As Levy clings to a tree high above a river and tries to catch his breath, he doesn't know what to do next. He has been a slave for Mr. Willoughby since he was little boy, and now things are changing. Unsure of what year it is, Levy escapes the jaws of slavery on the cotton plantation. He is a runaway slave without a plan.
As soon as he sees a boat floating in the river, Levy knows what he must do. With Mr. Willoughby on his tail, Levy boards the boat and hides behind the big wheel. As he somehow eludes capture, he begins a journey with a colored captain at the helm who works for none other than Levy's former owner. As the captain takes Levy under his wing and they travel down the river, Levy finally learns what it's like to be a free man with choices and the ability to make decisions for himself. But danger lurks around every curve, and Levy soon finds that his journey to independence will not come without challenges.
In the second installment of this historical tale, a Lincoln-freed Colored risks everything in order to realize the sweet taste of liberty and justice for all.
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AND FACE THE UNKNOWNThe Journey of a Lincoln-Freed Colored
By CD Harper
iUniverse, Inc.Copyright © 2012 CD Harper
All right reserved.
Chapter OneSo I ran! Just jerked away from him and ran! Didn't know which way to run. Didn't know north from south, east from west. But I knew if I ran through the cotton field, I would end up down in the swamp. That was the scary place where Mr. Willoughby—he was the man that owned everything, including me—took all his dead slaves and just dumped them. Everybody called it the slave graveyard! Way over there, on the other side of the cotton field.
And if I ran the other way, going in the other direction, that would take me right over to that other swamp, across from the cotton field, on the other side where them Indians would come out of every now and then, trying to scare us. Old slaves said if you got close enough, you could hear the mean sounds and see how ugly-looking it was, always churning, growing plants ain't nobody ever seen before, with loud and creepy and unknown animals heard but never seen. Even Mr. Willoughby didn't go over there. Fact is, he stayed away from that side of his place altogether. Old slaves also said it had fish and other animals that screamed and cried at night and loved to chew on slaves' limbs. Wasn't no field or anything hiding it. It was just there, like it dared anybody to come near. Tell you the truth, I didn't know if any of this was true 'cause I never been to either place and didn't plan on going.
So I headed straight for the river. I don't know what I was thinking, 'cause I couldn't swim. I was hemmed in! The only other way would of been straight through Mr. Willoughby's house that had a front door and a back door. If I got through the front door of the house, I could go out the back door, but Mr. Willoughby must of gone home since he wasn't chasing me. There was no way I was goin' run through the front door and out the back door with him there. Even if I got pass him, behind the house was them woods where all them Indians lived.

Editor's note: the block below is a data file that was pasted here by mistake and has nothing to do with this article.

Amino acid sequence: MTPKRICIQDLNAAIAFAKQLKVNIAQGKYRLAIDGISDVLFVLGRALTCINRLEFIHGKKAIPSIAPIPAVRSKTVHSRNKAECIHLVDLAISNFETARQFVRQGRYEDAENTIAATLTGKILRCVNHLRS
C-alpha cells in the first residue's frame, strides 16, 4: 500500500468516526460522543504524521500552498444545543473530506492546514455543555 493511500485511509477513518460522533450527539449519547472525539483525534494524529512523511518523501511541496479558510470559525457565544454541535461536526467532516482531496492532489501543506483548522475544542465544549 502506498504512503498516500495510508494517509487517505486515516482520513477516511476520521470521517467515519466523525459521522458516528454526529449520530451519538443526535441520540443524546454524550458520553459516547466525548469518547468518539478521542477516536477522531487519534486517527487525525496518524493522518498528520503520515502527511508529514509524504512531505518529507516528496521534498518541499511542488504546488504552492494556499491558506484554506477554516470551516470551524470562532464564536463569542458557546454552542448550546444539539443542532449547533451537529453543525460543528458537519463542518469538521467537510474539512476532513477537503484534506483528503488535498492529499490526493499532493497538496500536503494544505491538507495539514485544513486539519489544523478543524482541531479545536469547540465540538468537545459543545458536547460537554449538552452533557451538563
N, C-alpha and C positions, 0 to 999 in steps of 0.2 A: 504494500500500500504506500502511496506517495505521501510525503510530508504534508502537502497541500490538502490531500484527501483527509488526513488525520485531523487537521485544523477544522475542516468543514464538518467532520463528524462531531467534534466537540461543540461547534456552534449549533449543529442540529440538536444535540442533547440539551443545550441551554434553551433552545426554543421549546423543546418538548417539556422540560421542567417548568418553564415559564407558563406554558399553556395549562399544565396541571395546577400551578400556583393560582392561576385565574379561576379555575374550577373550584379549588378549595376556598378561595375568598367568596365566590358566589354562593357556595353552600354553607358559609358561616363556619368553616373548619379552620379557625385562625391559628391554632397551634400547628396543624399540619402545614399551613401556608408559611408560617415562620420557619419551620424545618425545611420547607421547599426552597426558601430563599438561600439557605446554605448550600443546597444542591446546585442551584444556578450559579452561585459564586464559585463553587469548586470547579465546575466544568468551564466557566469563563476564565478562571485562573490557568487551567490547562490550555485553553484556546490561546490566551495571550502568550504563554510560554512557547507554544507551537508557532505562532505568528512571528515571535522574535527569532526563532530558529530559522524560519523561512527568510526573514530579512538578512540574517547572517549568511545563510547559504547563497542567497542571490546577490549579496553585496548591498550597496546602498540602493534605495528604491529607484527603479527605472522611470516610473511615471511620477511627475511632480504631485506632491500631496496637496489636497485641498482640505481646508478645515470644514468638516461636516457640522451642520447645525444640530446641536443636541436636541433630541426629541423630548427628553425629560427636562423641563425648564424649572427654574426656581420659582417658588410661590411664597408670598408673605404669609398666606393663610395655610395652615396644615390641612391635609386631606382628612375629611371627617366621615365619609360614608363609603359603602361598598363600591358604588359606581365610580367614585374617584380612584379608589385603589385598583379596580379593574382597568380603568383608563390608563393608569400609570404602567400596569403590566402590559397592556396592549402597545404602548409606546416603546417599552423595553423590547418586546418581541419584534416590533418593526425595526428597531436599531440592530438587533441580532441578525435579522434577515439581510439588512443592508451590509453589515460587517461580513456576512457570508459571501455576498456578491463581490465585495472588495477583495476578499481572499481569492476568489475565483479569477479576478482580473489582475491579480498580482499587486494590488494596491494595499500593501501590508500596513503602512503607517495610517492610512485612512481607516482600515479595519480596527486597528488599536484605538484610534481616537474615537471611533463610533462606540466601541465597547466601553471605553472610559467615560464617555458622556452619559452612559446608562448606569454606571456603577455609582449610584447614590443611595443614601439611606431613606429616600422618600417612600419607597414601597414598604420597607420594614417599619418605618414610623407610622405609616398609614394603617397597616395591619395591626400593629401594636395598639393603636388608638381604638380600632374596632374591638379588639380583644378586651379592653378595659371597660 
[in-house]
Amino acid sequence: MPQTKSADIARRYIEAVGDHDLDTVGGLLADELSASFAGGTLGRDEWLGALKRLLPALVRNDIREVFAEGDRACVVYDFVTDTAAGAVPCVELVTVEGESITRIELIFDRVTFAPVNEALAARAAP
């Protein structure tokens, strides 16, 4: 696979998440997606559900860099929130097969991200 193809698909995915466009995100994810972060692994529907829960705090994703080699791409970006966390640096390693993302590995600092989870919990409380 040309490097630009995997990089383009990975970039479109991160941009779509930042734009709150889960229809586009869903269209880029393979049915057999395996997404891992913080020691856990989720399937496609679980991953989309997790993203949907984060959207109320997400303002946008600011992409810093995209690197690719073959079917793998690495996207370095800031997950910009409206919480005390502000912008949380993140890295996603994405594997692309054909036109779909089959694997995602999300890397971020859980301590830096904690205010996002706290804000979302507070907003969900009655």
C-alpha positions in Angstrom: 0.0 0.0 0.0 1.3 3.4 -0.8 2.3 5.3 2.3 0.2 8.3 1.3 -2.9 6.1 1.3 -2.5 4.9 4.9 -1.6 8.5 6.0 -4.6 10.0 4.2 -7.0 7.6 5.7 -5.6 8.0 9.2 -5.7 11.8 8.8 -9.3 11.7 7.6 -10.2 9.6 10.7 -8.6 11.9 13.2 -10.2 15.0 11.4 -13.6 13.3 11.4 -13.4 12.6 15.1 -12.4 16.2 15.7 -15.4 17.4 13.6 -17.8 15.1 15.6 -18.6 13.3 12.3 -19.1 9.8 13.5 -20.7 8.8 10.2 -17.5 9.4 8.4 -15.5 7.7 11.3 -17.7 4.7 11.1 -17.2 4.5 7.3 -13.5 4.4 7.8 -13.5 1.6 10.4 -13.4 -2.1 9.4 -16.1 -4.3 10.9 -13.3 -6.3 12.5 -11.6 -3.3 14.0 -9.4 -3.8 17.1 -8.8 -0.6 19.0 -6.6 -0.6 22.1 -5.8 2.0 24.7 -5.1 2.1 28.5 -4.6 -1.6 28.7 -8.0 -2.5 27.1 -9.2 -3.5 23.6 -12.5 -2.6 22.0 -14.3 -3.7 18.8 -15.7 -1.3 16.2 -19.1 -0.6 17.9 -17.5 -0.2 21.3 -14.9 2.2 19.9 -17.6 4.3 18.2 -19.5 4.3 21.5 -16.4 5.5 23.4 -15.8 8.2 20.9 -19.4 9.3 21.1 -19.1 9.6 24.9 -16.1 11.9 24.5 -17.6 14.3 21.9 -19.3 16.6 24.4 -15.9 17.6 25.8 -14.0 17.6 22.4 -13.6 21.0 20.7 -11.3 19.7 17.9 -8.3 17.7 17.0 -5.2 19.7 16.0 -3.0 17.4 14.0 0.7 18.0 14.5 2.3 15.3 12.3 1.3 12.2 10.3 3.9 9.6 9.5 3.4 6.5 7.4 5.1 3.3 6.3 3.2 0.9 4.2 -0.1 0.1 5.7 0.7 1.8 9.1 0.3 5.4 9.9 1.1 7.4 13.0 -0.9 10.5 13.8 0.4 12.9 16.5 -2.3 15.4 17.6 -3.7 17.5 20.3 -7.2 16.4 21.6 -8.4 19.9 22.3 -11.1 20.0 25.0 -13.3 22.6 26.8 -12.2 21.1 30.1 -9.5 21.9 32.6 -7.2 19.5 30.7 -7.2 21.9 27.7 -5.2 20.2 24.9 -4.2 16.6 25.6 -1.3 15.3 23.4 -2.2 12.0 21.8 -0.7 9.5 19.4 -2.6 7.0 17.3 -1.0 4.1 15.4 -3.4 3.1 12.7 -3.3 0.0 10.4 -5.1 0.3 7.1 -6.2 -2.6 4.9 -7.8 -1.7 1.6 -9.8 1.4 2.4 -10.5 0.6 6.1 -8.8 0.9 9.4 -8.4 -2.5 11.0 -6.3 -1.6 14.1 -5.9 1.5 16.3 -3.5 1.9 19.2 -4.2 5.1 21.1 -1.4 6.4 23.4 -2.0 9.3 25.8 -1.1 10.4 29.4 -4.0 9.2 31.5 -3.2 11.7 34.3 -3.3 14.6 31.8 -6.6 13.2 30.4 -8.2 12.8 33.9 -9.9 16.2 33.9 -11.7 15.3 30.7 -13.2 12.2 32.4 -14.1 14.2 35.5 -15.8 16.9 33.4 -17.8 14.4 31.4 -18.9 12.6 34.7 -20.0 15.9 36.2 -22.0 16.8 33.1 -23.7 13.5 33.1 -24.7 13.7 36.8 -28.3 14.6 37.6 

I didn't know nothing about them—the Indians, I mean—and they didn't know nothing about me or Mr. Willoughby or anyone else on his place. All they ever did was come out of that swamp on naked horses and ride around looking at stuff, including Mr. Willoughby, who never said anything to them one way or the other. He never asked them what they wanted or what they was looking for. He never bothered them and they never bothered him, 'cept to ride them horses on his land.
But right before the river was a small patch of woods, where I worked. Slaves that been around a long time say Mr. Willoughby's grandfather and his slaves built the house, the storehouse, the overseer's place, and all the other shacks and slave shacks from the trees there. That's where Mr. Willoughby had me working. So I knew them woods pretty good.
But I never paid much attention to the river before. It was just there! I'd bring my lumber down to the stacking place and leave it, never looking at the water or anything else. I did the same thing day in, day out, chop the tree down, cut it into pieces small enough to put on the cart, take the cart down to the shacking place, unload the cart, go back up the hill, and do the same things as many times as Mr. Willoughby said. I guess I must of figured I would one day stop and look around and see what there was to see, never knowing the river was one of the nicest, prettiest things to look at. It was smooth and brown, and it just looked really strong, carrying all kinds of stuff: tree limbs, boxes, pans, even wooden buckets, and just plain old stuff. The thing that got me was it was strong enough to carry all that stuff and it was going someplace. The river was going someplace and not coming back.
But I didn't know nothing about where it was going. And it never mattered none to me before and didn't matter now. I just figured if that river could take that stuff some other place, it sho could take me. How, I didn't know. I didn't swim. "Niggers didn't swim," Mr. Willoughby said. What for? And to tell you the truth, I ain't never had that much water on me all at one time.
So there I was. Done run off as far as I could go. The only other way to go was up. So I just climbed the tallest tree I saw not far from the river, hoping it would hide me for a while. What I didn't think about was the chill, almost cold, but I been chilly before. Being chilly was part of slaving. I didn't know what else to do, where else to go. I didn't think Mr. Willoughby would come after me right away, since there was really no place to go, no place to run, except into the river. And he knew, like I knew, wasn't no slave goin' do that!
I liked it up there in that tree, looking around, seeing things I had never seen before, looking way over there across the river and up the river and down the river, and seeing the treetops on the other side of the house where the woods was. I was seeing way in the distance that I didn't know nothing about, didn't even know it was there, distance, I mean! So I told myself I was never coming down, even if he did send somebody looking for me, calling my name and looking around bushes and stuff. 'Cause for the first time, I could see way in the distance.